Wines & Wine Accessories for both trade and private clients

Call me on 07850 791452

Call me on 07850 791452

A basic Guide to Food and Wine Matching

What wine shall I drink with this dish?

knife and forkWine glassThis is the question that we’re asked the most in the shop, so we have put together a few guidelines and classic combinations. Of course not all dishes are the same, as how foods are cooked and the sauces/spices they are cooked in will affect the wine. Please do ask us for advice, although trial and error with a few bottles open can be quite fun!

Drink what you enjoy.

A wine that you enjoy drinking is more important than any recommendation you might be given.

Start by thinking about the dish as a whole

What are its dominant characteristics?
With these in mind;

  • Keep flavours in balance
  • Match subtle foods with subtle wines
  • Match citrus dishes with citrus wines
  • Match big flavourful foods with big, flavourful wines
  • Match the richness of the food and the richness of the wine

Alternatively challenge and contrast flavours

For example the higher acidity of Pinot Noir will challenge fatty lamb.

Wine and spice.

Spice as found in Indian food, can clash or destroy the flavours in the wine. For white try sweeter wine such as an off dry Riesling to contrast. For red, Carmenere pairs well.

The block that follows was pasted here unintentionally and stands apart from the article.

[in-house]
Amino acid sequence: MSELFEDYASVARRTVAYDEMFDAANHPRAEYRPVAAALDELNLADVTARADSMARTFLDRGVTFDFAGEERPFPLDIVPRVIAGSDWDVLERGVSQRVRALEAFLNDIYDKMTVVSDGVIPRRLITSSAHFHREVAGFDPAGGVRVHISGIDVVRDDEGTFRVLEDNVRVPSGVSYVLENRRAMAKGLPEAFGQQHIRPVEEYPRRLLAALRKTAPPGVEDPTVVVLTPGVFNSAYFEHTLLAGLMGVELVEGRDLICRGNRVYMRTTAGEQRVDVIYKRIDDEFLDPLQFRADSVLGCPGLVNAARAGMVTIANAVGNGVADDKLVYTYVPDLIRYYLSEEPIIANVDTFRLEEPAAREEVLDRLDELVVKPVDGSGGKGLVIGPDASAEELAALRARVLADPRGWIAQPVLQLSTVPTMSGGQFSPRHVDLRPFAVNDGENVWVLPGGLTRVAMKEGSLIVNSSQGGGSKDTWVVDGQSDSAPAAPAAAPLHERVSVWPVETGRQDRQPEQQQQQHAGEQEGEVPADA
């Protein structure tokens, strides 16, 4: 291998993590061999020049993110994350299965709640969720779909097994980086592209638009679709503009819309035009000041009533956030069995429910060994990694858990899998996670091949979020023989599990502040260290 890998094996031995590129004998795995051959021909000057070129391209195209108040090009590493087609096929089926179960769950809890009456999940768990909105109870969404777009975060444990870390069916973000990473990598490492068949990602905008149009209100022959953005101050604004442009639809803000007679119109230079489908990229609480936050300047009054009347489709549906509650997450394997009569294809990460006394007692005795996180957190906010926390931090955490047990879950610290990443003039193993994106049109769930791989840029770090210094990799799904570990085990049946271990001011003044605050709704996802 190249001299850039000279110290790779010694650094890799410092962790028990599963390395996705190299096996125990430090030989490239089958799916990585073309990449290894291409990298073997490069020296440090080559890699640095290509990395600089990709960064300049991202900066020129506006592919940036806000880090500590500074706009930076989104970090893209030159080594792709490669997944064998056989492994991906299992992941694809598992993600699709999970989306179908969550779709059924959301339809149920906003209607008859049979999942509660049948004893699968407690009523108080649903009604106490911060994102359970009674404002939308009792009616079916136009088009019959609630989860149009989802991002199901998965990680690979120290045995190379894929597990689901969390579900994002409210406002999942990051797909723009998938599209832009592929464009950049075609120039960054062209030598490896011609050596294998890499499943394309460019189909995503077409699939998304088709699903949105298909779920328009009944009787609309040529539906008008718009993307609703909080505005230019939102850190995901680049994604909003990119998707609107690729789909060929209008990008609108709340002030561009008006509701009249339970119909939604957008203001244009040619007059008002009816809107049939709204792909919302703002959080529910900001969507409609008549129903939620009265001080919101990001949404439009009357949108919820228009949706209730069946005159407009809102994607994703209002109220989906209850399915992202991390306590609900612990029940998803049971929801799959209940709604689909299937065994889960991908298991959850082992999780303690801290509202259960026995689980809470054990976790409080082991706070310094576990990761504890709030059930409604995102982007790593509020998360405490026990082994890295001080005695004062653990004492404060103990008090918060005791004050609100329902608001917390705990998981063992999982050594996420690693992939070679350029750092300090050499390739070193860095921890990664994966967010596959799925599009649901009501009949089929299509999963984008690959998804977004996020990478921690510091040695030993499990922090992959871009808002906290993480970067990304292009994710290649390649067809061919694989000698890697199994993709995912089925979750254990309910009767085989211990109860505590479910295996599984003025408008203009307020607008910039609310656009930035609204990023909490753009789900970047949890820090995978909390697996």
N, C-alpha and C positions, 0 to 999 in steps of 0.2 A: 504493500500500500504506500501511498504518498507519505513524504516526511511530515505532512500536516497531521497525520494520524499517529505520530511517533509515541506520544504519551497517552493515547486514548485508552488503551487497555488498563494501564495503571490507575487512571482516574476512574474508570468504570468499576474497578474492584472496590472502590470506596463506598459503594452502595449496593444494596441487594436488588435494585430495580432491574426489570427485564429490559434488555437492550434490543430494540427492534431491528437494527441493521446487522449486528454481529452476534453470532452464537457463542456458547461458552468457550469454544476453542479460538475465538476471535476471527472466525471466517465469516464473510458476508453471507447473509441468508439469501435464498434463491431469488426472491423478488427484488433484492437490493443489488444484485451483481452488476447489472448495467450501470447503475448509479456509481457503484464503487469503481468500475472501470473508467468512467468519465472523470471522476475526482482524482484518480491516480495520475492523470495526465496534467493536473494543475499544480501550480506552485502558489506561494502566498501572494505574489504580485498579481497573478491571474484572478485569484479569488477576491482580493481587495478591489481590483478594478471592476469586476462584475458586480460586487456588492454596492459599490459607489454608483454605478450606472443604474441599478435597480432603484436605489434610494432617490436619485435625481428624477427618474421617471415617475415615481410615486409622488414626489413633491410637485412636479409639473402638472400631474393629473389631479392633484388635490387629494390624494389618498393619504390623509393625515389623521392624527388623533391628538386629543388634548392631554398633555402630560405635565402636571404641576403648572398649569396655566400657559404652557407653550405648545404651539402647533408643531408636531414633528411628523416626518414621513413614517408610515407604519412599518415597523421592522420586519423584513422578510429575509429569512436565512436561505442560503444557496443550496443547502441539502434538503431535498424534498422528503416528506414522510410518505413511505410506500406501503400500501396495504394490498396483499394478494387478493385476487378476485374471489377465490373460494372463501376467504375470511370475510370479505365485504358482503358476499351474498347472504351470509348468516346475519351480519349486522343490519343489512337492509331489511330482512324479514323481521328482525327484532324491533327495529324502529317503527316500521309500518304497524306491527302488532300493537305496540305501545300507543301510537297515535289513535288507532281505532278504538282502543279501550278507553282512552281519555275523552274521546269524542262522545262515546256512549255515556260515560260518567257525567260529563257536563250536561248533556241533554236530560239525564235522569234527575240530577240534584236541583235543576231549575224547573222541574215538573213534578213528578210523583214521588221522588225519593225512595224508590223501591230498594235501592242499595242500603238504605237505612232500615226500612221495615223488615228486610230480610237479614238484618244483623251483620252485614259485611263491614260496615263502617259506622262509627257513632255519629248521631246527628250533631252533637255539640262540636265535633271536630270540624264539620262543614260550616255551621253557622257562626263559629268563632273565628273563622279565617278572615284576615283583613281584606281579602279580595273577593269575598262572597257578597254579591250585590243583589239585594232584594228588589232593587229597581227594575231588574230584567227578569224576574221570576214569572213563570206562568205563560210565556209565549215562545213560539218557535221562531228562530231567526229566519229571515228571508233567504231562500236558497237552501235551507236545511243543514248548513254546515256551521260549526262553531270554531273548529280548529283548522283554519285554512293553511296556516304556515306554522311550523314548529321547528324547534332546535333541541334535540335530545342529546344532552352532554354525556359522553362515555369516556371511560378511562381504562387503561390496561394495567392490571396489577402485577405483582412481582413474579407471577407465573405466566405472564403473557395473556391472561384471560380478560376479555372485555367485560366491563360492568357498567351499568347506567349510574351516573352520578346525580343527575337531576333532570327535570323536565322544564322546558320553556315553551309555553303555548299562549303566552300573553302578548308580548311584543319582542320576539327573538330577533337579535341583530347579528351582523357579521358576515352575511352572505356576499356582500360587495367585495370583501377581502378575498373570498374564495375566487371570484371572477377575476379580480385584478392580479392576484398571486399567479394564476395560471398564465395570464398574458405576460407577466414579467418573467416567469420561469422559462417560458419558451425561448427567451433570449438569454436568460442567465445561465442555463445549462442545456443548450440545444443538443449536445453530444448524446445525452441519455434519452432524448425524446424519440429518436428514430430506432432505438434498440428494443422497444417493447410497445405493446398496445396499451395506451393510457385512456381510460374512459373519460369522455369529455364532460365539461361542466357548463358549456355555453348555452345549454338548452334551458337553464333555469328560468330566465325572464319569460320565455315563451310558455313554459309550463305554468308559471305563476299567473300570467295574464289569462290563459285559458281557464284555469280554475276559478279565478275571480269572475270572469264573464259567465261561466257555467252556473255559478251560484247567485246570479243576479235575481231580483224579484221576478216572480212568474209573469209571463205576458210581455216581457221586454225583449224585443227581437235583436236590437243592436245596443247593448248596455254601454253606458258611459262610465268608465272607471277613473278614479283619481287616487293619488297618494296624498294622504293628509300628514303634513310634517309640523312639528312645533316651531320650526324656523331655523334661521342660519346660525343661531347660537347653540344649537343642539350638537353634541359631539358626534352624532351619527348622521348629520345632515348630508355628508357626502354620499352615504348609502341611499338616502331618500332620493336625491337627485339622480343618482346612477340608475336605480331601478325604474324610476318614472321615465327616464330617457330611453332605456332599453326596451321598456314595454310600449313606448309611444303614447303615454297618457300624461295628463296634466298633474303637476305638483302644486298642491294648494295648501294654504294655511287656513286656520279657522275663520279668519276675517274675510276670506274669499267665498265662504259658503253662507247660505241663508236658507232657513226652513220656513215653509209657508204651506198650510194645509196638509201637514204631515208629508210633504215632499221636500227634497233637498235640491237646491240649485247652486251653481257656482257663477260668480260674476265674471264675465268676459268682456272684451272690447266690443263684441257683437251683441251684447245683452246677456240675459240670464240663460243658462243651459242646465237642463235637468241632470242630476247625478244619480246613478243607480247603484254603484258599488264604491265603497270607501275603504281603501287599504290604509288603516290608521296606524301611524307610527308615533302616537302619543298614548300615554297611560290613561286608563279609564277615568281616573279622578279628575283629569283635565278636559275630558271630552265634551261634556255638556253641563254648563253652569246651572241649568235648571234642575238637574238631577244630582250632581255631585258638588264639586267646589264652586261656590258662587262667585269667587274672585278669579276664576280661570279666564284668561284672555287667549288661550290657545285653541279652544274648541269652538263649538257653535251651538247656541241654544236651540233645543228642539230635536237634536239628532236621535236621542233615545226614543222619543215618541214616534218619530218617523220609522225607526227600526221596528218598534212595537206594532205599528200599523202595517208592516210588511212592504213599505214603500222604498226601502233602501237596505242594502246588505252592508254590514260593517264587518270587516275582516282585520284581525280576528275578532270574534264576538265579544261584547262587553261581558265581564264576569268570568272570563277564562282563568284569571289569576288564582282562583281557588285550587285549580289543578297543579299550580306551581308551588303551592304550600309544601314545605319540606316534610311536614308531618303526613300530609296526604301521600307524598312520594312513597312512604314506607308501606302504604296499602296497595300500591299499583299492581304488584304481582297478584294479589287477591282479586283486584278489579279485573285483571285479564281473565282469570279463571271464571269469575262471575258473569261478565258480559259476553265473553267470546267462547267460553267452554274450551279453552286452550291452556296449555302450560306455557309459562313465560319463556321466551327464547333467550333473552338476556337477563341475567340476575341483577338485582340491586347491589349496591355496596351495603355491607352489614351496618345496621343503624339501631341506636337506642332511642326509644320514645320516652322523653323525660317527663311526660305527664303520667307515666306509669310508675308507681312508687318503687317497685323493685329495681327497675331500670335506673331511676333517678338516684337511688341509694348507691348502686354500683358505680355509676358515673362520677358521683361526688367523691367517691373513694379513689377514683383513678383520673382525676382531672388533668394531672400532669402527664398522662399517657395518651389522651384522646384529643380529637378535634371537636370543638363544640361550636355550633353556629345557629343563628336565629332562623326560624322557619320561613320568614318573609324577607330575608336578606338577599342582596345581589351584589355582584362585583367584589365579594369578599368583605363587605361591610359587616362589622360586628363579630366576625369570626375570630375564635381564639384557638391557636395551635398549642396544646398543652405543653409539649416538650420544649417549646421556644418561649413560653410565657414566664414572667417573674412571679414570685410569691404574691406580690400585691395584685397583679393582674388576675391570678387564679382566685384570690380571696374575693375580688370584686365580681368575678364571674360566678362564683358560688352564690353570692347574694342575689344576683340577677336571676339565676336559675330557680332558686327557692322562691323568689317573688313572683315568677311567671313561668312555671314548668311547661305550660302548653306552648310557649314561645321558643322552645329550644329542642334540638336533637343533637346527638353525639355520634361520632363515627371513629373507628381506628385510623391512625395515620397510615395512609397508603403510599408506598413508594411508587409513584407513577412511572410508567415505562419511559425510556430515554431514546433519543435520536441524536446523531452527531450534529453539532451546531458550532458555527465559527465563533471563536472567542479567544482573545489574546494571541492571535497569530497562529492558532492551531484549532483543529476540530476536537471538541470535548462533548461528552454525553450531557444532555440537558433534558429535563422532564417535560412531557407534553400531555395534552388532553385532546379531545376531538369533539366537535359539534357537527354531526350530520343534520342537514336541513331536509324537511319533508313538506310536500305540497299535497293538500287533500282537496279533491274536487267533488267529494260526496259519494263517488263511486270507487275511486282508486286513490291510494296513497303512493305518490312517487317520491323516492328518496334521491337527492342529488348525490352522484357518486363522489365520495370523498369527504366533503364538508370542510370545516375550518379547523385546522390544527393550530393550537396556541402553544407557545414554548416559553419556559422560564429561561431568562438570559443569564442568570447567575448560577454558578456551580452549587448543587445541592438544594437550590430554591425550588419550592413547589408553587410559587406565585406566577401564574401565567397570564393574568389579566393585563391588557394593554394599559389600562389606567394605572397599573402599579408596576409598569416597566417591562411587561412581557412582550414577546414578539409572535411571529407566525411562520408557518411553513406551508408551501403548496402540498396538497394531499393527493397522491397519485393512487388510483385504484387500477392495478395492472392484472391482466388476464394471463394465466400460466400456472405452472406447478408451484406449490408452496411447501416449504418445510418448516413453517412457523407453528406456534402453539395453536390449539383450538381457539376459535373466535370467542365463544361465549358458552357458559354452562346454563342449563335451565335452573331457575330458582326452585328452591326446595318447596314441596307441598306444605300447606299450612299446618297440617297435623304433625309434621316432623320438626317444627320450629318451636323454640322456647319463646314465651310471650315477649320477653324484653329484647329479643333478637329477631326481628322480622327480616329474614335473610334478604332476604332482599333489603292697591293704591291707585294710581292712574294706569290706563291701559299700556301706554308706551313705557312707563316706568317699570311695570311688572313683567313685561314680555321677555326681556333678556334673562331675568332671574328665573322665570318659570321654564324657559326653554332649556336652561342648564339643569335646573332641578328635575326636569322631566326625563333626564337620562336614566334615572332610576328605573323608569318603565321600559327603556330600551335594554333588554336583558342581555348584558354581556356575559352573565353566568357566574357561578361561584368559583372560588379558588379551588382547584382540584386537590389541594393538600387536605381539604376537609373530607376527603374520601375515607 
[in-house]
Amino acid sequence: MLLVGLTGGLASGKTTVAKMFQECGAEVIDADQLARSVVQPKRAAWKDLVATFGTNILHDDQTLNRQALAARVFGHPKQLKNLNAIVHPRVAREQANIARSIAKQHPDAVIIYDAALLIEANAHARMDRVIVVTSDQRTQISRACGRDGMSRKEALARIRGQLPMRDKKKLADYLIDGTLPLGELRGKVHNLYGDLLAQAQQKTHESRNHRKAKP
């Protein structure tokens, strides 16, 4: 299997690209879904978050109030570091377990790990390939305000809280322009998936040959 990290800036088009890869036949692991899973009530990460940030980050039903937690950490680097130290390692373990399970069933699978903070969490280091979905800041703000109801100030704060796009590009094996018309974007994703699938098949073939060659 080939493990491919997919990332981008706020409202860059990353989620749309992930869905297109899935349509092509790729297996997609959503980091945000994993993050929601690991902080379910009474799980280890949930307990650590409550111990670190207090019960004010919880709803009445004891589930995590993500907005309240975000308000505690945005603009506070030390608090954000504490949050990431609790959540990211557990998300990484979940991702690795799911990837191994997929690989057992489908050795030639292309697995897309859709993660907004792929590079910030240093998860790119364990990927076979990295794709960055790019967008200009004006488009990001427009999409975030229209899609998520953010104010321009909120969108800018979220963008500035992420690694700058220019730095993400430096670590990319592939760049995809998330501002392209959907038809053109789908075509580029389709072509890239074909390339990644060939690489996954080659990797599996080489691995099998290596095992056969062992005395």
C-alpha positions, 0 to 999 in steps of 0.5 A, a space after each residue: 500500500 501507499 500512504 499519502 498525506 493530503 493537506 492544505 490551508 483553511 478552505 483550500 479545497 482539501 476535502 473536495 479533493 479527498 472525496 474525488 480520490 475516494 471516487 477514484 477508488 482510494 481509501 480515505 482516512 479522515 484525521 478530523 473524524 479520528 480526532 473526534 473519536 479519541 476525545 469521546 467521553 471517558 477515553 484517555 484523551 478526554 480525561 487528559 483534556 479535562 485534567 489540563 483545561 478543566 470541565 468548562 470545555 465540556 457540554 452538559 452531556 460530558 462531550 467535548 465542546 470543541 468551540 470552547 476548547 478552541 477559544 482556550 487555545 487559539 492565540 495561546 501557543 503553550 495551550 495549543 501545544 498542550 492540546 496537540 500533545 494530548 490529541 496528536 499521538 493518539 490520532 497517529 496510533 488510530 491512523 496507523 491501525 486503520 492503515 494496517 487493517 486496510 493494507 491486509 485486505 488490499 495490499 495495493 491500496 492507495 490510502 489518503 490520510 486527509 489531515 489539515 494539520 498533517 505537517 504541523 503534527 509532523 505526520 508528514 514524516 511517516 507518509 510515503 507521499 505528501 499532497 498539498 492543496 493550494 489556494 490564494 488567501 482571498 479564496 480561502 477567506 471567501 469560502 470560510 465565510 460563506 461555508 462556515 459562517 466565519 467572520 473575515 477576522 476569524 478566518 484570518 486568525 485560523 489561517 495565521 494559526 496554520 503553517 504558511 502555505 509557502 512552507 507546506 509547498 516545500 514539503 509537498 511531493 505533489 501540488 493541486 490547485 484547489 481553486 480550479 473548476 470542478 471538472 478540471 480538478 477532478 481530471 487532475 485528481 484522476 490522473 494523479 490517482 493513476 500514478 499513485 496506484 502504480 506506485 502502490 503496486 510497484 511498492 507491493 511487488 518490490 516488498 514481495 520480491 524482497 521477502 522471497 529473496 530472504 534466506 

If in doubt…

Remember that food generally goes best with the wines from the same country.

For example, if you’re eating Italian food, then an Italian wine would be a good bet. It’s not a golden rule, but often helps.

Classic Combinations


ChardonnayChardonnay is really versatile – clean, crisp styles such as Chablis go well with simple seafood, grilled chicken and salads. Richer Chardonnay works better with cream base sauces as the oak mops up the richness of the dish.


RieslingRiesling is very versatile and isn’t afraid of sweetness – off dry styles are lovely with spicy food. Sweeter styles match fruit-based deserts best.

Sauvignon Blanc

Sauvignon BlancSauvignon Blanc’s fresh flavour lends itself to salads and seafood. It’s happy beside goats cheese and asparagus too.


ViognierViognier is a brash variety with intense flavours of apricots, peach and the natural low acidity. It easily stands up to gusty food like pork loin with apricots stuffing, chicken Kiev or spice laden food


RoseRose is simply a marriage made in heaven with salmon and cold cuts.

Cabernet Sauvignon

Cabernet SauvignonAt its best with beef or venison – the intense fruit matches full flavoured meat.


MalbecMalbeck’s rustic flavours mean that sophisticated food is out and gutsy dishes in. Think sausages, steaks off the barbecue or a classic casserole.


MerlotMerlot and lamb are great friends – the sweetness of the meat picking up the sweet flavours of the wine. Also works well with simple pizza or pasta

Pinot Noir

Pinot NoirPinot Noir’s red fruit flavours, gentle nature and high acidity cuts through the fatness of the lamb. It’s also a great partner to all sorts of poultry, especially duck


Shiraz  SyrahElegant Syrah with it peppery flavour is great with spicy dishes like Moroccan lamb. Bolder Shiraz is best with bold red meats, especially beef.


Tempranillo RiojaTempranillo is a medium weight variety but it’s concentration of black fruit make it a really food friendly lamb match